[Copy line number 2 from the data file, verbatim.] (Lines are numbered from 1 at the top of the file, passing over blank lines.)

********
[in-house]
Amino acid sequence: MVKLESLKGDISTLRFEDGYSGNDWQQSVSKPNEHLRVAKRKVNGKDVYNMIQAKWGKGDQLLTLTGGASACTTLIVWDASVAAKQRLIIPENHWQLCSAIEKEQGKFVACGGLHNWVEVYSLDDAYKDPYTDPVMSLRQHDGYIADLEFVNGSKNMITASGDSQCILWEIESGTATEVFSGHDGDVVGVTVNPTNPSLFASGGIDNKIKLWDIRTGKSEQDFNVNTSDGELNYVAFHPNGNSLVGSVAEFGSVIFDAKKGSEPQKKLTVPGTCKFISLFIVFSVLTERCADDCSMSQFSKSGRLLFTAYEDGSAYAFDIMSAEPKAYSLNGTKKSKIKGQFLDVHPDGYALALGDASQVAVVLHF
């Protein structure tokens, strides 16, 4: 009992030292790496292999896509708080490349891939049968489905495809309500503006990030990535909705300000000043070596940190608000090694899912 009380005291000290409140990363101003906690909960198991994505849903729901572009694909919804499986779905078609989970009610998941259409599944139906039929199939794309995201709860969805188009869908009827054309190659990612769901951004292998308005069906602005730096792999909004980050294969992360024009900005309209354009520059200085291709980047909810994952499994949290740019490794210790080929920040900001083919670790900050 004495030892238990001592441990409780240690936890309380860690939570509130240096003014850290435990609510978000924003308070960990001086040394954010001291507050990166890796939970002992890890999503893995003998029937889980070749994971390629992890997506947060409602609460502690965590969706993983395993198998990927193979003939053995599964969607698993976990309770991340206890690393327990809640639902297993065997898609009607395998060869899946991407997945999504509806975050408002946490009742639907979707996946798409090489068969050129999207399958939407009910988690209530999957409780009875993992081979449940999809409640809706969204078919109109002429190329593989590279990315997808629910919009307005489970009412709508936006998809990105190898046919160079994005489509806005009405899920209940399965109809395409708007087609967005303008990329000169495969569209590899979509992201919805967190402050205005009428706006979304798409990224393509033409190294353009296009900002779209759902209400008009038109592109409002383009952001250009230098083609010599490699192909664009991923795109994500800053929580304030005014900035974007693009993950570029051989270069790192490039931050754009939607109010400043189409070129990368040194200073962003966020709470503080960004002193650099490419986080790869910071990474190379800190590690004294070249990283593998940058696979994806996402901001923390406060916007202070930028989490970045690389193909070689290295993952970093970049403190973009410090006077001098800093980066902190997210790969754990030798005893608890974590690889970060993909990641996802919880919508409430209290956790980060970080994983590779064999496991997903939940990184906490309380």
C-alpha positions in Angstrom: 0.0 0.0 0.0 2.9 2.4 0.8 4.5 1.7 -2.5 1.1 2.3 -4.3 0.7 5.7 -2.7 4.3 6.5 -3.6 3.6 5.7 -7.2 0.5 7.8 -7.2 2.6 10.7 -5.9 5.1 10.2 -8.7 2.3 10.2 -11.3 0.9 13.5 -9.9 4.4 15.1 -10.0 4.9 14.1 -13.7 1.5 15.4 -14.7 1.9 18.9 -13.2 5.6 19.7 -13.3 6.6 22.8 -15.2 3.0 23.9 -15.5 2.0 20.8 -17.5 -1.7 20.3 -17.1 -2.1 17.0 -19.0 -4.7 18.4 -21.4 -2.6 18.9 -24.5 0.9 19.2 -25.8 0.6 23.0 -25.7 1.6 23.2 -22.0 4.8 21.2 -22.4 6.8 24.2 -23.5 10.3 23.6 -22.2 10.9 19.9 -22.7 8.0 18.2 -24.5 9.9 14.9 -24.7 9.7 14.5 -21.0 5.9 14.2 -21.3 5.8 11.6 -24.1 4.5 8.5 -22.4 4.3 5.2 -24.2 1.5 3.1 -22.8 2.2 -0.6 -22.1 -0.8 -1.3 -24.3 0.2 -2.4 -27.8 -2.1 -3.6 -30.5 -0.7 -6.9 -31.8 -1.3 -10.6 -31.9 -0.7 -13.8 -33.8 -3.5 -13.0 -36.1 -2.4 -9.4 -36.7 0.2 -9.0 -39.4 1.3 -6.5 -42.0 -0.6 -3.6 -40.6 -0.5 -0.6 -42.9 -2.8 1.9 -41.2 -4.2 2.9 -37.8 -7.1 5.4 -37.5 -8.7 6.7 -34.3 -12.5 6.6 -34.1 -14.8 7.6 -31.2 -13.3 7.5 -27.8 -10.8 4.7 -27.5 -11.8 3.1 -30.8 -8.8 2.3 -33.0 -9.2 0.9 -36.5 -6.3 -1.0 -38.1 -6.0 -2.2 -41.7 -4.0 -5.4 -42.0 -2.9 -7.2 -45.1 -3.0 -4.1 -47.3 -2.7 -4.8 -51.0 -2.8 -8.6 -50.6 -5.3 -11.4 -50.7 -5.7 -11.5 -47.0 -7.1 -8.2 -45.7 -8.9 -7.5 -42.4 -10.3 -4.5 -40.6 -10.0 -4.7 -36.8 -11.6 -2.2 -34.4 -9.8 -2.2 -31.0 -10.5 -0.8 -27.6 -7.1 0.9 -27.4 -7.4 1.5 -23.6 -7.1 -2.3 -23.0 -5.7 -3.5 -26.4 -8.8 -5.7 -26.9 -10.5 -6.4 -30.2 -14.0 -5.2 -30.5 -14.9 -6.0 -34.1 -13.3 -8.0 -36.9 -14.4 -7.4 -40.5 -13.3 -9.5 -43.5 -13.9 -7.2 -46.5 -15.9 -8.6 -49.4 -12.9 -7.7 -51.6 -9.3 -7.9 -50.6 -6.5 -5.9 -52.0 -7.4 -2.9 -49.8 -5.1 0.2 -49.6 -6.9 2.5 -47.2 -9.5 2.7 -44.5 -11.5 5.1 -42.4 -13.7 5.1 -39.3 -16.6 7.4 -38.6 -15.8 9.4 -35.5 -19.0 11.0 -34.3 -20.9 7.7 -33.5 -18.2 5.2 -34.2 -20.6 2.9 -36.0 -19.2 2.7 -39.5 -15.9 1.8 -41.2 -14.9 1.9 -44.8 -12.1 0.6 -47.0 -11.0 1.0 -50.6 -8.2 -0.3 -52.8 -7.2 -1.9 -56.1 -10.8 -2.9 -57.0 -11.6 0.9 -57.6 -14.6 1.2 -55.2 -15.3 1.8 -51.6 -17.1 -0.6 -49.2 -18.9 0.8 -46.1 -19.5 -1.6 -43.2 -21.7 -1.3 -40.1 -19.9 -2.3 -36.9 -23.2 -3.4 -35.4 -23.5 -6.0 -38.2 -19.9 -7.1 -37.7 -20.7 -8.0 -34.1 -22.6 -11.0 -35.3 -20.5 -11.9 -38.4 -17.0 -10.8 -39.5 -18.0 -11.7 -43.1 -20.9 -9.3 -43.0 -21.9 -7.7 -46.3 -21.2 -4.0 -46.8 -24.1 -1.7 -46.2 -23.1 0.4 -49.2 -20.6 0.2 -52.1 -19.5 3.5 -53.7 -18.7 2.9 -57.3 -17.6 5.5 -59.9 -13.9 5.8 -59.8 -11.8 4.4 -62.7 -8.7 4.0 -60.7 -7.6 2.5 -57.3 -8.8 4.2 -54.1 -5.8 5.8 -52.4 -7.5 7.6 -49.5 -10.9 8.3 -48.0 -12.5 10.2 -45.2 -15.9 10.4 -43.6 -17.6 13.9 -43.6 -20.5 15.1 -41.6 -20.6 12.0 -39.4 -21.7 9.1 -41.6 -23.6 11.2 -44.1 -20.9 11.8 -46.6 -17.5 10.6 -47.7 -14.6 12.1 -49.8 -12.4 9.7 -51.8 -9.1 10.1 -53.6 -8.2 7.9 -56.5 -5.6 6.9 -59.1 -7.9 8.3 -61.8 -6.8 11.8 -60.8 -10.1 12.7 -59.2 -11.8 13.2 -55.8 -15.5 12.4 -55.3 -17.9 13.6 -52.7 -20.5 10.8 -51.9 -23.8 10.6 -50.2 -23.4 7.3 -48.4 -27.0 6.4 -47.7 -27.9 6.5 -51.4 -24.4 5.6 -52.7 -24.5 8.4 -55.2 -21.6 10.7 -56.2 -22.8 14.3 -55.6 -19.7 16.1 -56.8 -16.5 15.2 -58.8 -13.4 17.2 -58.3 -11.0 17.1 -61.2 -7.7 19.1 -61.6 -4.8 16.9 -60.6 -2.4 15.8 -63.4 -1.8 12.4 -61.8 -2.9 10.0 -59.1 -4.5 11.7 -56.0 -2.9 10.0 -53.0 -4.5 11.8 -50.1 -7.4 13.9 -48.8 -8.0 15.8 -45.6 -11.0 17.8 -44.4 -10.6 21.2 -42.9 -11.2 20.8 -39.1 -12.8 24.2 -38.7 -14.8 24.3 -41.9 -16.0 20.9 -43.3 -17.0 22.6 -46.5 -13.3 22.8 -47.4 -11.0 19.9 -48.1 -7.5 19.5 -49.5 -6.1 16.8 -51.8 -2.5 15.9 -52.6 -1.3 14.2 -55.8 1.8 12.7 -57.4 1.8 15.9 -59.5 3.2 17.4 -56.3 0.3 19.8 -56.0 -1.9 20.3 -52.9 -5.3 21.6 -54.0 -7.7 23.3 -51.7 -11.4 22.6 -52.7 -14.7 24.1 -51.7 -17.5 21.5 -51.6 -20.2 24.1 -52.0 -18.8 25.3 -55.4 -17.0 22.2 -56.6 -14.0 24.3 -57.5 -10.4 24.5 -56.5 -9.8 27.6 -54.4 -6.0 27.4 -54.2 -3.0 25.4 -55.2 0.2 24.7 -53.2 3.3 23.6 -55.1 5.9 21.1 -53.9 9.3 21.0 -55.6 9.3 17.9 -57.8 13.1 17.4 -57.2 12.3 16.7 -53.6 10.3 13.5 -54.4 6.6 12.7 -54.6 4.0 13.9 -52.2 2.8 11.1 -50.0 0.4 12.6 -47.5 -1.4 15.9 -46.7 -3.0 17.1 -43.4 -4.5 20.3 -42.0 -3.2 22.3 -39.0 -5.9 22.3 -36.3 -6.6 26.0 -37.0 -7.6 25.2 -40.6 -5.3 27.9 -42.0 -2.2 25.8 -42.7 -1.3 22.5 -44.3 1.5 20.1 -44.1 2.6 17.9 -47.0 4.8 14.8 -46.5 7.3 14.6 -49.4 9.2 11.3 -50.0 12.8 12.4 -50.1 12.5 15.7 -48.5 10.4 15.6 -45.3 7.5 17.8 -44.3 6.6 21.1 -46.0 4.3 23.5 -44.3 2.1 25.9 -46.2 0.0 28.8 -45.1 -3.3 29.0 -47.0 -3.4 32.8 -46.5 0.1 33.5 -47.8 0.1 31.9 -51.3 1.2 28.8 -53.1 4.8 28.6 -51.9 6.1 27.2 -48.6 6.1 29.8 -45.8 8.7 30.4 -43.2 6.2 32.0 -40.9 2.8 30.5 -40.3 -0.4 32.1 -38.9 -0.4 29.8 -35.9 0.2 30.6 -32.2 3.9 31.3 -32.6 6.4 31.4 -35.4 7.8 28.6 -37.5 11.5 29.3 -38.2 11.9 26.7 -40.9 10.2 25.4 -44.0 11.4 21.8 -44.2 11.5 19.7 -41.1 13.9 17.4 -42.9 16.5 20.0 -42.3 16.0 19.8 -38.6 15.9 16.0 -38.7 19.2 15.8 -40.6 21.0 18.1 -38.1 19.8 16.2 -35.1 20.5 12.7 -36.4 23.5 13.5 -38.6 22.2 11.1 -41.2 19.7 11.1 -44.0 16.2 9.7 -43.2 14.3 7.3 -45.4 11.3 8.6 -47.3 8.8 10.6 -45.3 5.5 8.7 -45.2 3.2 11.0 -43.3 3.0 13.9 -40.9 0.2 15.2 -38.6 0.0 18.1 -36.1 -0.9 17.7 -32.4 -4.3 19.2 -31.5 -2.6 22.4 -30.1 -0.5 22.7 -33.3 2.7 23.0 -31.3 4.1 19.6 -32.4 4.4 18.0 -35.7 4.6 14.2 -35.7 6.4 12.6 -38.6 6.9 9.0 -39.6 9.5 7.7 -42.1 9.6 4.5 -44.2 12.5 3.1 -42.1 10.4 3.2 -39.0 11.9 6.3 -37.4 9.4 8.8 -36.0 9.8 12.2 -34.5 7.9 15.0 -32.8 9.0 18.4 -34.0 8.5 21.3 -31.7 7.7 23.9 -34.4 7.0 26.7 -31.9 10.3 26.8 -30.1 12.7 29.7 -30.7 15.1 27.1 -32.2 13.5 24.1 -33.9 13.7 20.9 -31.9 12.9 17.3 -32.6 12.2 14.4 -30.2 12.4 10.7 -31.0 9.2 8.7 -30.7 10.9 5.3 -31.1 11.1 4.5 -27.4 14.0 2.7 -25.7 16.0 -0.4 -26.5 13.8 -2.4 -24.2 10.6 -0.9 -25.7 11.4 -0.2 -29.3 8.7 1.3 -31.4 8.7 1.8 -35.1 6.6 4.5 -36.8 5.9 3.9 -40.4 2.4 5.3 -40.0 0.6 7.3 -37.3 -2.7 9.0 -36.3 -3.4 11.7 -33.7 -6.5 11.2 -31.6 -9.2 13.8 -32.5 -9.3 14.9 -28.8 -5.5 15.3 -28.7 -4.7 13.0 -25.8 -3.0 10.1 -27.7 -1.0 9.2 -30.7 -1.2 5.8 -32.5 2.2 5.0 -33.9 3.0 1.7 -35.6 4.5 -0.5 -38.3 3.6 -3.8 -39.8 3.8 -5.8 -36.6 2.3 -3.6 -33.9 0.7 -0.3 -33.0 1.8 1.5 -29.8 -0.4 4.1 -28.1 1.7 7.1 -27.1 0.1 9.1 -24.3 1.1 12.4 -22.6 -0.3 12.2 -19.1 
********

Amino acid sequence: MVKLESLKGDISTLRFEDGYSGNDWQQSVSKPNEHLRVAKRKVNGKDVYNMIQAKWGKGDQLLTLTGGASACTTLIVWDASVAAKQRLIIPENHWQLCSAIEKEQGKFVACGGLHNWVEVYSLDDAYKDPYTDPVMSLRQHDGYIADLEFVNGSKNMITASGDSQCILWEIESGTATEVFSGHDGDVVGVTVNPTNPSLFASGGIDNKIKLWDIRTGKSEQDFNVNTSDGELNYVAFHPNGNSLVGSVAEFGSVIFDAKKGSEPQKKLTVPGTCKFISLFIVFSVLTERCADDCSMSQFSKSGRLLFTAYEDGSAYAFDIMSAEPKAYSLNGTKKSKIKGQFLDVHPDGYALALGDASQVAVVLHF